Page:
|Lebu village, north of the McMahon Line|
It quotes the local authorities in Cona [Tsona] county of Lhoka prefecture, who said that “night schools [will] offer courses on cultural knowledge every Friday, which greatly enhanced the literacy level of the locals.”
The report refers to an area, north of Tawang district of Arunachal Pradesh (close to the McMahon line). The last Indian post is located at Khenzimane and the first Tibetan village (mentioned in the article) is Lebu, both villages on the western bank of the Nyamjang chu (river).
The article explains that the Monpa “ethnic group is one of the 56 ethnic groups in China with a population of 50,000. Most of the Monpas live in Tibet’s Lhoka and Nyingchi Prefecture [of Tibet].”
The website does not mention the Monpas living in Tawang district in India.
It however admits that while “the living condition of Monpas has risen considerably due to the development policy for minorities, [however] trapped by the bad traffic and communication [sic], the literacy rate is a little low.”
What is amazing is that this admission comes at time when China speaks of a ‘huge dispute’ with India over Arunachal Pradesh and that it is an ‘undeniable fact’.
The sharp tongue of Hua Chunying, China’s foreign ministry spokesperson recently asserted: “There is a huge dispute in the eastern China-India border. This is an undeniable fact. …China always holds a consistent and clear position on the boundary question. The two sides should make joint efforts to maintain peace tranquility of the border area and create favourable conditions for the negotiation of the boundary question."
Though China continues to claim Arunachal Pradesh as an 'undeniable' part of Tibet (and China), it is surprising that local Communist cadres in the border of Arunachal admit ‘low rate of the literacy’ amongst the Monpas.
Wang Weixi, the director of a police station in Lebu Township [village?] of Tsona county told chinanews.com that “the night school established by the police station has made great use of the human resources and facilities. The officers will open courses to promote legal knowledge in the residents’ leisure time.”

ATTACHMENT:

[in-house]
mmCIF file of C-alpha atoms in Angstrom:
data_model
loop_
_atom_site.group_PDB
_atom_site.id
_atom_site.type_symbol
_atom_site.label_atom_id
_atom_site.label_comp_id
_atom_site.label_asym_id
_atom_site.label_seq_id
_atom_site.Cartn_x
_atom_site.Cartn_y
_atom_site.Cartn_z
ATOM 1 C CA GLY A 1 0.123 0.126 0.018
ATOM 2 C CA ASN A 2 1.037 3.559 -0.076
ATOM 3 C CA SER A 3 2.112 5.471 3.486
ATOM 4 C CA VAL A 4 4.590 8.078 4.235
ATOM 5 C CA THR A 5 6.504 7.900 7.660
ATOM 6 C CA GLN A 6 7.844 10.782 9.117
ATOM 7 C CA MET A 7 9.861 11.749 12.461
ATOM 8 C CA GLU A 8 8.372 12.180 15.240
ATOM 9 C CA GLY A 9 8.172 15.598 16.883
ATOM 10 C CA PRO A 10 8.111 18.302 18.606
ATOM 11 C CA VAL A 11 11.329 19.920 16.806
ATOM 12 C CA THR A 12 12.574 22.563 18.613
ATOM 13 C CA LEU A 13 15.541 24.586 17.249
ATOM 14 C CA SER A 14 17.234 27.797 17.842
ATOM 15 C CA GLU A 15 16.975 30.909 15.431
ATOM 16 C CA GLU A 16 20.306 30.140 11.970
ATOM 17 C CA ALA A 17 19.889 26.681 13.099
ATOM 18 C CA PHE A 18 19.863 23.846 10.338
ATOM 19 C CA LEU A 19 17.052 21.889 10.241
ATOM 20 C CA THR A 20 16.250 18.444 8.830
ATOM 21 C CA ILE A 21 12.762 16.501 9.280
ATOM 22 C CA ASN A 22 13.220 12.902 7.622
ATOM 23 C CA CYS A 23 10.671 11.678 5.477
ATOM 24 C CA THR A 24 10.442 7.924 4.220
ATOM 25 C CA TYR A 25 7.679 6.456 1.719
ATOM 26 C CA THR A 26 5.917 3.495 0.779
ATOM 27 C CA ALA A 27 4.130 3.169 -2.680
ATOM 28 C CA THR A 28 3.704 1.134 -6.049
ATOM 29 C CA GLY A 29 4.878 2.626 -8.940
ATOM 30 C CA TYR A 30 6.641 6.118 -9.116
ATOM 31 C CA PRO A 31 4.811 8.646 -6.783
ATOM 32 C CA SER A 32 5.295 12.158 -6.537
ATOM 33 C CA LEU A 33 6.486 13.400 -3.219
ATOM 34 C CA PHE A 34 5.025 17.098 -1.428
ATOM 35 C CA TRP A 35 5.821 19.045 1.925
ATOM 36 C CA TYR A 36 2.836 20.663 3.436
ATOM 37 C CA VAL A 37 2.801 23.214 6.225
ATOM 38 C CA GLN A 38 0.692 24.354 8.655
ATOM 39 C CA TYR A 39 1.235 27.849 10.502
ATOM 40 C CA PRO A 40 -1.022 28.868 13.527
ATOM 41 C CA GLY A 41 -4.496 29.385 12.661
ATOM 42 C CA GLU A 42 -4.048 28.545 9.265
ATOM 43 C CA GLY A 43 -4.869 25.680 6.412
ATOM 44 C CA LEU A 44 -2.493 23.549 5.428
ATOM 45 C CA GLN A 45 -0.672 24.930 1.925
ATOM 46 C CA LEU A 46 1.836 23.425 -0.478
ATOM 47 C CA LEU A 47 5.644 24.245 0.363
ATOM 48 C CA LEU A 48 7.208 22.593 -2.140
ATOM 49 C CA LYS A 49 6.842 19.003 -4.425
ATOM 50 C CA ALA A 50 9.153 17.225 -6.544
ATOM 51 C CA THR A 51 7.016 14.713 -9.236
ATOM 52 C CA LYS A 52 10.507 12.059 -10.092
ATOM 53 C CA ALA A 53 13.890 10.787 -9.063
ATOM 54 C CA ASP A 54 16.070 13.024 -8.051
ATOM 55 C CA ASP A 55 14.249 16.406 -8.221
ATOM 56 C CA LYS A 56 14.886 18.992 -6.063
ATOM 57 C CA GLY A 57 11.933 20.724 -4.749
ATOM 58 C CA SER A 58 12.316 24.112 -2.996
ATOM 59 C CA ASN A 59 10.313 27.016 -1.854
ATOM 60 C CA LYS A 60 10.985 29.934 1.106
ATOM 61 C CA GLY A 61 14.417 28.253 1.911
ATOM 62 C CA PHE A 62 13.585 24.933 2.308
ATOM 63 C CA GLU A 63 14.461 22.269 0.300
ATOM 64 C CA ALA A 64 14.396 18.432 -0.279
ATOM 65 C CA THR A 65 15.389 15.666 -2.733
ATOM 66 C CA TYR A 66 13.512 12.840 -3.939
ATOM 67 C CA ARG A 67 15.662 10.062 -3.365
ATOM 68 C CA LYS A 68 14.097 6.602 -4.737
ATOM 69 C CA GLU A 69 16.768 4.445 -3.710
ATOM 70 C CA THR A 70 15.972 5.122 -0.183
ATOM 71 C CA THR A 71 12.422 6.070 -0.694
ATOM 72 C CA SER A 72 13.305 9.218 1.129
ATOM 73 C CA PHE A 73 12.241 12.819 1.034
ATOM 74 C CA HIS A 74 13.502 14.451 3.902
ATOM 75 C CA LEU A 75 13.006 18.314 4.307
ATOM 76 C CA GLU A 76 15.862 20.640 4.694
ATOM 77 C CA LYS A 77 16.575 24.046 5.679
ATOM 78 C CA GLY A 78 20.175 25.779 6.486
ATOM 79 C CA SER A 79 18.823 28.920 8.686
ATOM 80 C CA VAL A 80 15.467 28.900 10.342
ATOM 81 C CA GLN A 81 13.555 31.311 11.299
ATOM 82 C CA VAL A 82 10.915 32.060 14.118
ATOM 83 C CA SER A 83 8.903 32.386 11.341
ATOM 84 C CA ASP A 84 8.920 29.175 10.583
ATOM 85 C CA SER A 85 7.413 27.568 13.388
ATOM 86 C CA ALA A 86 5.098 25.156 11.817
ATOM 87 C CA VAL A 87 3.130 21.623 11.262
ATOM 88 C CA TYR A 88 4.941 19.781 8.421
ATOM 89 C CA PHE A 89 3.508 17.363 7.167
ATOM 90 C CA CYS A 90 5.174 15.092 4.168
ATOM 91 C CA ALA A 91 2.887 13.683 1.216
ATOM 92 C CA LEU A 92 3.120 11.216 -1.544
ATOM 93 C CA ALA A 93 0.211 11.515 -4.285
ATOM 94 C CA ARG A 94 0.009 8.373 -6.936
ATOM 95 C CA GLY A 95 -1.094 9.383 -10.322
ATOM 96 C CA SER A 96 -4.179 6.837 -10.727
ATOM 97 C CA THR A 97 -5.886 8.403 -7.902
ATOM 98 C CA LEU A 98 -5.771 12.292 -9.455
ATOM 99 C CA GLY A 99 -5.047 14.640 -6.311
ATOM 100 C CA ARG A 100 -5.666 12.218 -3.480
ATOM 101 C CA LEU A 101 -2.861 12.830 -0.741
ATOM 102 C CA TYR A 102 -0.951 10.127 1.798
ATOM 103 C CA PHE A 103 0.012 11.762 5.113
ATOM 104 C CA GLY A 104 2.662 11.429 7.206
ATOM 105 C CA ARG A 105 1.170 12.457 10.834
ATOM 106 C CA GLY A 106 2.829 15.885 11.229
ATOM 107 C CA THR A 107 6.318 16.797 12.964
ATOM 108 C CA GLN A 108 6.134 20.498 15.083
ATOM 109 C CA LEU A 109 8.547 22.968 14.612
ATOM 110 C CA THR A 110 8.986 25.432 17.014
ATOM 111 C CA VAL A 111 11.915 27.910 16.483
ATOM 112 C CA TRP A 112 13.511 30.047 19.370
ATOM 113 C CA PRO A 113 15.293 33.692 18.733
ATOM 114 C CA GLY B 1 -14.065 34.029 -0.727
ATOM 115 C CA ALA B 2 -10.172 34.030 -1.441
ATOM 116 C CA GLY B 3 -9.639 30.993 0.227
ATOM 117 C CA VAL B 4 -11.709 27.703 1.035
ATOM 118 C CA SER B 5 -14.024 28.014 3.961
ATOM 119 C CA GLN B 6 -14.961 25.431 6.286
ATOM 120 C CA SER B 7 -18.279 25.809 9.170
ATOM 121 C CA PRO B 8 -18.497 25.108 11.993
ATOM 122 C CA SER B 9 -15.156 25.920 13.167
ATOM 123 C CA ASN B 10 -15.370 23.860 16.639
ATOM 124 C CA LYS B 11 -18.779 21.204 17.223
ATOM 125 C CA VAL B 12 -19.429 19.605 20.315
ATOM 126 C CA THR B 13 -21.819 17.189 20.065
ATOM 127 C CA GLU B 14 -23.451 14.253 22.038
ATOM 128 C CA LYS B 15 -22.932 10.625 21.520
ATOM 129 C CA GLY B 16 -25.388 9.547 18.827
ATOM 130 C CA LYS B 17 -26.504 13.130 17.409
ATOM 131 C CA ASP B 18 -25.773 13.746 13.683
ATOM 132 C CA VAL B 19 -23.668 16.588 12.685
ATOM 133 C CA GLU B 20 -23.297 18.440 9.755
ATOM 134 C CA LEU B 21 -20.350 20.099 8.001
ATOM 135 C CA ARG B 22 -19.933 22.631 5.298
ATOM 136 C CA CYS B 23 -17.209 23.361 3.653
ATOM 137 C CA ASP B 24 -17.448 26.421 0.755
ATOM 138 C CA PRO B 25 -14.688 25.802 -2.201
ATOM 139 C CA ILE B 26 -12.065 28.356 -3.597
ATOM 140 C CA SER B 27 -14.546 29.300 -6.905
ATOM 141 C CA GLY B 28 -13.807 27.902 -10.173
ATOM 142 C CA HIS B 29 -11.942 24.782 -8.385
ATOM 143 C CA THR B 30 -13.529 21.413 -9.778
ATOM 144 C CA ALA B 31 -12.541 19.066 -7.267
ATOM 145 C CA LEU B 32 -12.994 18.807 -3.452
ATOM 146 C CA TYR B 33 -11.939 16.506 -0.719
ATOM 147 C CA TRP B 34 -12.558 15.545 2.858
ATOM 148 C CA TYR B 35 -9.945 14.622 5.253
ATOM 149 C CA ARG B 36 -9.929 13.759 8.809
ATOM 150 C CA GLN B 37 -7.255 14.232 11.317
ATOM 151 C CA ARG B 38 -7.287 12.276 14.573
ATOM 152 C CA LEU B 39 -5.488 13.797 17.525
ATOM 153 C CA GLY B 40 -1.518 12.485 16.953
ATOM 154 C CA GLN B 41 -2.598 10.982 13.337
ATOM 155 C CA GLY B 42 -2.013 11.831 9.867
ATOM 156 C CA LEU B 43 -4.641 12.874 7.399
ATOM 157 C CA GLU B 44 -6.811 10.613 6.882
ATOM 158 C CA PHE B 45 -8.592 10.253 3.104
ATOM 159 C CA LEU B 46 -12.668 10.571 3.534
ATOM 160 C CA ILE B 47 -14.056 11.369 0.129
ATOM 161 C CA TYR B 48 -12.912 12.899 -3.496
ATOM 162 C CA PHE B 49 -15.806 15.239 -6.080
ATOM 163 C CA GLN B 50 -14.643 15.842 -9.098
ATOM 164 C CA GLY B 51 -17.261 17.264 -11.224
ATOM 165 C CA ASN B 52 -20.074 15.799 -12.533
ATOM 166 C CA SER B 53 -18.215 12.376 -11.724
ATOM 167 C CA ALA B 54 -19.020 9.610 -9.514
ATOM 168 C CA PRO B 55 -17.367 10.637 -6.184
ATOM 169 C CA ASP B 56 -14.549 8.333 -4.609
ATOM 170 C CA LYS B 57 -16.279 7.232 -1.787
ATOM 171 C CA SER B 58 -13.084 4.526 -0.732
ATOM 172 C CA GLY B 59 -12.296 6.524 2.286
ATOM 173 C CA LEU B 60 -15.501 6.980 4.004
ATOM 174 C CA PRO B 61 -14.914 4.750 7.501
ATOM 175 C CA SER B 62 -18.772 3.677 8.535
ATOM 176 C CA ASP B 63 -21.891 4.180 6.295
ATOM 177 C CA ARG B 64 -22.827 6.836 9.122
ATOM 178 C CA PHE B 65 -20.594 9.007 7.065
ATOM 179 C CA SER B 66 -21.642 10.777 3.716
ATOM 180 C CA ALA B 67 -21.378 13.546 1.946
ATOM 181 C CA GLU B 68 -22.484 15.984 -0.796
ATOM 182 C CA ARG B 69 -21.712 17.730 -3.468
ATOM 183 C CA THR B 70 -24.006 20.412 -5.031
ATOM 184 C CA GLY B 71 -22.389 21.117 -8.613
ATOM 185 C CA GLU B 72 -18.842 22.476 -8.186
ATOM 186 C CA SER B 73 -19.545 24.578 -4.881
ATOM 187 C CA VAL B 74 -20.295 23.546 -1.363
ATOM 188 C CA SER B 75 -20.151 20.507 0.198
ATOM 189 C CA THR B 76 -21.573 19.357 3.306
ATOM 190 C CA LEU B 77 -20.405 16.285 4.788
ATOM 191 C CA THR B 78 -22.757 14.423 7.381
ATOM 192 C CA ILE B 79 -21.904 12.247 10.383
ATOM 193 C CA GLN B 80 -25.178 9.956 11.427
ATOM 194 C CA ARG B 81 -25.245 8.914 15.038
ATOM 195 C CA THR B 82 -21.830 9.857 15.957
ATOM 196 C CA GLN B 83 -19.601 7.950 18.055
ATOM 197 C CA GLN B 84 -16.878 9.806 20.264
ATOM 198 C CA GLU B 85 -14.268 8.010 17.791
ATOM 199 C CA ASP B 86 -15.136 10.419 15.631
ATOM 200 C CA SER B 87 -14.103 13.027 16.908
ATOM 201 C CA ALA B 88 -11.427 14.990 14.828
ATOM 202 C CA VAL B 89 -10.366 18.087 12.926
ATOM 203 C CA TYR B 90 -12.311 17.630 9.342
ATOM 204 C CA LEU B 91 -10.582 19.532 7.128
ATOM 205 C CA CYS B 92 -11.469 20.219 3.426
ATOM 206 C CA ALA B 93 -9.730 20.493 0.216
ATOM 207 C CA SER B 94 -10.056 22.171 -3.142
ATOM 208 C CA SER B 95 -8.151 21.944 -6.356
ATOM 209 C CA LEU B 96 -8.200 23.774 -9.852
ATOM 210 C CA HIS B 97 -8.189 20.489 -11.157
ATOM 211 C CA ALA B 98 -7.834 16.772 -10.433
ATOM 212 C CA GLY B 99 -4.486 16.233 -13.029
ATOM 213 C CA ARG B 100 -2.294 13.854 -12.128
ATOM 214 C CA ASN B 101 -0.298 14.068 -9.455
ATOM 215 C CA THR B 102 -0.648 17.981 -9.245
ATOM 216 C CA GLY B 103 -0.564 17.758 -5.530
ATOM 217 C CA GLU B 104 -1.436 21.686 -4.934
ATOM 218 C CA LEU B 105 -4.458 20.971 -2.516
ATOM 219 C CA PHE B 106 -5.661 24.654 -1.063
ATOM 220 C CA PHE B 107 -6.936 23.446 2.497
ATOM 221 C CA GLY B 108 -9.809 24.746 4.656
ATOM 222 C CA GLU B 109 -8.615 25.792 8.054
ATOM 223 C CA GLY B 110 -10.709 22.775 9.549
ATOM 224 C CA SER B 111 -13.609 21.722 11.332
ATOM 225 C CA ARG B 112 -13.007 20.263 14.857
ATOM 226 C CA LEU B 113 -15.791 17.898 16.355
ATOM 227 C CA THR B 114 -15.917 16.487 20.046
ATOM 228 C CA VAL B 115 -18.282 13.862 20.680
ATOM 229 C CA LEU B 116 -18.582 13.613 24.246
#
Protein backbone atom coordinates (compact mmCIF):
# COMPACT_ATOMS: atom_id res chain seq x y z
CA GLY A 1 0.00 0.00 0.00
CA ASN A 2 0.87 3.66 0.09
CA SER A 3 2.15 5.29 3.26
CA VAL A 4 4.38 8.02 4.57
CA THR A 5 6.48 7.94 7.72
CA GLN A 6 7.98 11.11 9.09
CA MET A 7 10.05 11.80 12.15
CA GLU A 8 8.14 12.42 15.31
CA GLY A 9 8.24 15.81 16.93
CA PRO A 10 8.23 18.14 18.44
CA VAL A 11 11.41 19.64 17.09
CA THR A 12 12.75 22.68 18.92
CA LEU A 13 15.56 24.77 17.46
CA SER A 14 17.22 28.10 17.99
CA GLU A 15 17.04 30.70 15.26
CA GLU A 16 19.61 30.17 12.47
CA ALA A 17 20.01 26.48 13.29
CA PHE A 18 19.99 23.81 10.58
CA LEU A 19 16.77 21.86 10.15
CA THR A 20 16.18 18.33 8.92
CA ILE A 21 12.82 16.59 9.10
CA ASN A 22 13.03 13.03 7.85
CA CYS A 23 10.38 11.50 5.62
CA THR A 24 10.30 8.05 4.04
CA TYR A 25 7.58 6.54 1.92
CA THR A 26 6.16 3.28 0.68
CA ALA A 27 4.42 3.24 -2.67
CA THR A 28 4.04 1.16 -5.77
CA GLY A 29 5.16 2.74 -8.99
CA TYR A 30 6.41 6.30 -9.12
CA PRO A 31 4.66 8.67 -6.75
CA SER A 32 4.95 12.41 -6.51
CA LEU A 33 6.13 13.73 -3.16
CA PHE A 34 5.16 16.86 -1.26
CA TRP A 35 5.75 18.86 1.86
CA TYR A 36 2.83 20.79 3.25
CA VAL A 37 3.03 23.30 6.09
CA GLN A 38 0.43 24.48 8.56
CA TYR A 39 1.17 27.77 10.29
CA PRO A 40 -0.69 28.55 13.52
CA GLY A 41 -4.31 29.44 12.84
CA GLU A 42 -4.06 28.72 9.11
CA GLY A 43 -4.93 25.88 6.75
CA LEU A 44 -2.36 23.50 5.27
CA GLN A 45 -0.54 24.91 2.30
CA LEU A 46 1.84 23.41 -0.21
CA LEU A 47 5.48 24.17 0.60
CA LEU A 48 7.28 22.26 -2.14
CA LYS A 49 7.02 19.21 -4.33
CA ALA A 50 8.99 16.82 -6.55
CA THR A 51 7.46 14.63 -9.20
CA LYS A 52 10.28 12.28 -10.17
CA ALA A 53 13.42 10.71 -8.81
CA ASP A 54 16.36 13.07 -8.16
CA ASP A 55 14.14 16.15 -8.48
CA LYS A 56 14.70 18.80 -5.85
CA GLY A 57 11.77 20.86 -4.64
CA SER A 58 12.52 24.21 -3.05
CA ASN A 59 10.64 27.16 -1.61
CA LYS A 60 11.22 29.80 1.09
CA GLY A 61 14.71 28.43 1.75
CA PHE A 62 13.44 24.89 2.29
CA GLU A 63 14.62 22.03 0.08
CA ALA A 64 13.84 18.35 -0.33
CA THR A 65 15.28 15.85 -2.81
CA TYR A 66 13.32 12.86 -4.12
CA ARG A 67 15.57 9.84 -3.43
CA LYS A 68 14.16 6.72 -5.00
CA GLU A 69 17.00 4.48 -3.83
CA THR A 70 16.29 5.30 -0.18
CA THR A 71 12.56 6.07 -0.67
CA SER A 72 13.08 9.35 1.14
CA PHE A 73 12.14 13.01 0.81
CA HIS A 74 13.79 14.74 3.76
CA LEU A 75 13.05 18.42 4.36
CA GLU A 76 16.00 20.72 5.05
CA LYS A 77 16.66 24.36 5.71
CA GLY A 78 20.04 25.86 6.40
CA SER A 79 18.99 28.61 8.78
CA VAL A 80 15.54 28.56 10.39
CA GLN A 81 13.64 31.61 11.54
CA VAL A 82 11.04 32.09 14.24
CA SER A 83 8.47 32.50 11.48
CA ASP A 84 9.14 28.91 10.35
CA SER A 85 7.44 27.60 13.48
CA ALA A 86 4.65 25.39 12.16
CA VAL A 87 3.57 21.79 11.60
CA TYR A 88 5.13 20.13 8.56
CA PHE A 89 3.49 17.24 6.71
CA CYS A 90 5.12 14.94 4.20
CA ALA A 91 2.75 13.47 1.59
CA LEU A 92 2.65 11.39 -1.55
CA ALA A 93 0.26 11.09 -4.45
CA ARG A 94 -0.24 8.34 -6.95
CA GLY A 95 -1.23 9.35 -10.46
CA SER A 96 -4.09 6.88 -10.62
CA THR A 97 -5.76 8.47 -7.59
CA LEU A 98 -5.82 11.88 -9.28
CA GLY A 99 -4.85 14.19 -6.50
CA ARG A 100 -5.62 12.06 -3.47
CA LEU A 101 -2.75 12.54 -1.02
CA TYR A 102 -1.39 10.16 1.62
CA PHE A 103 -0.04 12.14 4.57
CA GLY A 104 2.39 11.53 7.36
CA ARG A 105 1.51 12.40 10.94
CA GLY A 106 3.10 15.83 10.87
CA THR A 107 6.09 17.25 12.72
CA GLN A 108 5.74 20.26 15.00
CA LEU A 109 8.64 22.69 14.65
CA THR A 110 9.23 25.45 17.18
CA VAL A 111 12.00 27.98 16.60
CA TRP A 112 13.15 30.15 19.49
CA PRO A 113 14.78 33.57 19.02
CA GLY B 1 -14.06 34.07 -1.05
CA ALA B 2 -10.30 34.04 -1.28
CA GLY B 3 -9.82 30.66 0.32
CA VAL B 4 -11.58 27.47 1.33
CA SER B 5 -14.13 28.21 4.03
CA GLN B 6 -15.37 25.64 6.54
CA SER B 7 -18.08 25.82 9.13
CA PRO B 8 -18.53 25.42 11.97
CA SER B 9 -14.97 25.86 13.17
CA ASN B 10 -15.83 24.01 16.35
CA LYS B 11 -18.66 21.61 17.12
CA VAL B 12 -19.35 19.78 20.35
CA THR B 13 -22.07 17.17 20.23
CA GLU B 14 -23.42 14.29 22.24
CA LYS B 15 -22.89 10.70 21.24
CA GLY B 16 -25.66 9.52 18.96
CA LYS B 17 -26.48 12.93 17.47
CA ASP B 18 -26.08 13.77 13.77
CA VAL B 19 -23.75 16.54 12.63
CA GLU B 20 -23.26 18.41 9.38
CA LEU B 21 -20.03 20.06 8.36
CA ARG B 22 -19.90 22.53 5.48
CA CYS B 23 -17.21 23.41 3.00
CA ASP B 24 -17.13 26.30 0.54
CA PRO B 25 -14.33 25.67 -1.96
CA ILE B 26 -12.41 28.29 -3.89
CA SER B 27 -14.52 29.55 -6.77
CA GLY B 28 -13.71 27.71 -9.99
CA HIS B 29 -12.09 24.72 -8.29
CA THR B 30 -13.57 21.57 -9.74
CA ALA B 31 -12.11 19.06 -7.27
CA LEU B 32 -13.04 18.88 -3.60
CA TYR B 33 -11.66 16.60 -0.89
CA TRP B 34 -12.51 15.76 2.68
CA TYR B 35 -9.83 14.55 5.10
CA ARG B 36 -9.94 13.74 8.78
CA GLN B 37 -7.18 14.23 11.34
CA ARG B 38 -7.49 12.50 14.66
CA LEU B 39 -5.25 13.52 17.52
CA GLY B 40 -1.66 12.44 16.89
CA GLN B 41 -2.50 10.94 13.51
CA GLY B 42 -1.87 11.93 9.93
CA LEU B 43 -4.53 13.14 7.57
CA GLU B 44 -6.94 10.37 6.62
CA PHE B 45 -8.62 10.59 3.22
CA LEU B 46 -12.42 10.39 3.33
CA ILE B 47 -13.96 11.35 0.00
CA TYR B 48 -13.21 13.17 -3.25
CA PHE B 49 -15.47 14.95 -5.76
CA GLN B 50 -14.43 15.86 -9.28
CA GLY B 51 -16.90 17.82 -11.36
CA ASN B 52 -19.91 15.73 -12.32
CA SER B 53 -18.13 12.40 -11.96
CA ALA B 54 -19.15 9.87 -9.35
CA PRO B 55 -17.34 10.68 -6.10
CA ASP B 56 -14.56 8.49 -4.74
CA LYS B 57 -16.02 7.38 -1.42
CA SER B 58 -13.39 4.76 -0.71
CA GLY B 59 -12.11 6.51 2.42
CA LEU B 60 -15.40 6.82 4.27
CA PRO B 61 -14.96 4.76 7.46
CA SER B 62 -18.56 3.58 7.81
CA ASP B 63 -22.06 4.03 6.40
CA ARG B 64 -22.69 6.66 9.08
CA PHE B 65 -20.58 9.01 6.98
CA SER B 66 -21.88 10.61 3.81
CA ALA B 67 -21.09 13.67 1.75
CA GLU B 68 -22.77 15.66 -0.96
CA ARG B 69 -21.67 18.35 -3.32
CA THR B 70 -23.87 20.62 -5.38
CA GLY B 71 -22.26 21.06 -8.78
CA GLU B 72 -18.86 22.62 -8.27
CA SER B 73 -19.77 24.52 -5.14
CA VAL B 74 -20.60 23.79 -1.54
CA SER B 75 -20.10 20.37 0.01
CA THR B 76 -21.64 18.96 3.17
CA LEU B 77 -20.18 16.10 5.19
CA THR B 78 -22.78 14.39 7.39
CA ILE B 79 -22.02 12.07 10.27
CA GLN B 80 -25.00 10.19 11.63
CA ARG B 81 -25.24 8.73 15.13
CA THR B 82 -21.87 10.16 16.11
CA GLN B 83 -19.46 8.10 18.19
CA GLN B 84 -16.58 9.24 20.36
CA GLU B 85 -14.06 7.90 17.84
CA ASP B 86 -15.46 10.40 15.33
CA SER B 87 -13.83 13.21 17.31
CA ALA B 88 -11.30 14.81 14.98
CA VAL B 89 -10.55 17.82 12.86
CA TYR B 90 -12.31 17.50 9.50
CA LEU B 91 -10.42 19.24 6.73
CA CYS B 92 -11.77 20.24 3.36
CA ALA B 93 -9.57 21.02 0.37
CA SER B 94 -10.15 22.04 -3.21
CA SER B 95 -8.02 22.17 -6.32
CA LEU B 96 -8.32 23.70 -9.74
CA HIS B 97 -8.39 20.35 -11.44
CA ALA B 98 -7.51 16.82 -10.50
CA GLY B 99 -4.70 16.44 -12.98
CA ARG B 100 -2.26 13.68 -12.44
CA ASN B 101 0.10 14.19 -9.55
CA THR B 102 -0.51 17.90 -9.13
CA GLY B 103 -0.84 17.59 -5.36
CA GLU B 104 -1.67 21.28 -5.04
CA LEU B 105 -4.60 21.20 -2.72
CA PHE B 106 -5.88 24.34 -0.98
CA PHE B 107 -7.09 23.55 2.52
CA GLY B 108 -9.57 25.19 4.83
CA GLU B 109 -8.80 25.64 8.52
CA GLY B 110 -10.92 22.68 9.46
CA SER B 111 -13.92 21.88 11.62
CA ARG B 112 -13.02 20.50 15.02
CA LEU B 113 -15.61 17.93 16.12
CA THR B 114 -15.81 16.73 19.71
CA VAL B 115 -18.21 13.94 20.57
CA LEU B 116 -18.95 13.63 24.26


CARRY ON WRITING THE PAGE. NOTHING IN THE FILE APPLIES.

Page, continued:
What ‘legal knowledge’ is Wang speaking about?
Is the course on the 1962 War (Lebu village is located a few kilometers away from the Thagla ridge, which saw the first Chinese attack on October 20, 1962)?
Does Wang mean ‘political’ literacy?
In what do the Monpas need to be ‘legally educated’?
At the same time, the White Paper 'on the development path of Tibet', praises China for Tibet's progresses in every fields, especially in education:
There has been comprehensive development in Tibet's education, health and social security. The region took the lead in China to provide its residents with a 15-year free education (three-year preschool, six-year primary school, three-year junior middle school and three-year senior middle school); 99.59 percent of school-age children are enrolled at primary level; the gross enrollment rates for junior middle school and senior middle school have reached 98.75 percent and 72.23 percent, respectively. The quality of the population is also improving. Illiteracy has been wiped out among the young and the middle-aged, and the average length of time spent in education for people above the age of 15 has reached 8.1 years.
Why do they need ‘legal knowledge’?
According to chinanews.com, Richen, a 27-year-old Monpa youth, knows little about legal knowledge. He is quoted as saying that after the training at the night school, he learns about basic legal knowledge.
The website adds: “A small library was built in Lebu Township in 2013. It opens to public every Saturday. More and more local people borrow books from the library and most of them form reading habits.”
Could the Monpas tempted to cross over to India, therefore the need to be 'legally educated?
It could be one of the reasons behind the Friday night's classes at Lebu Police Station.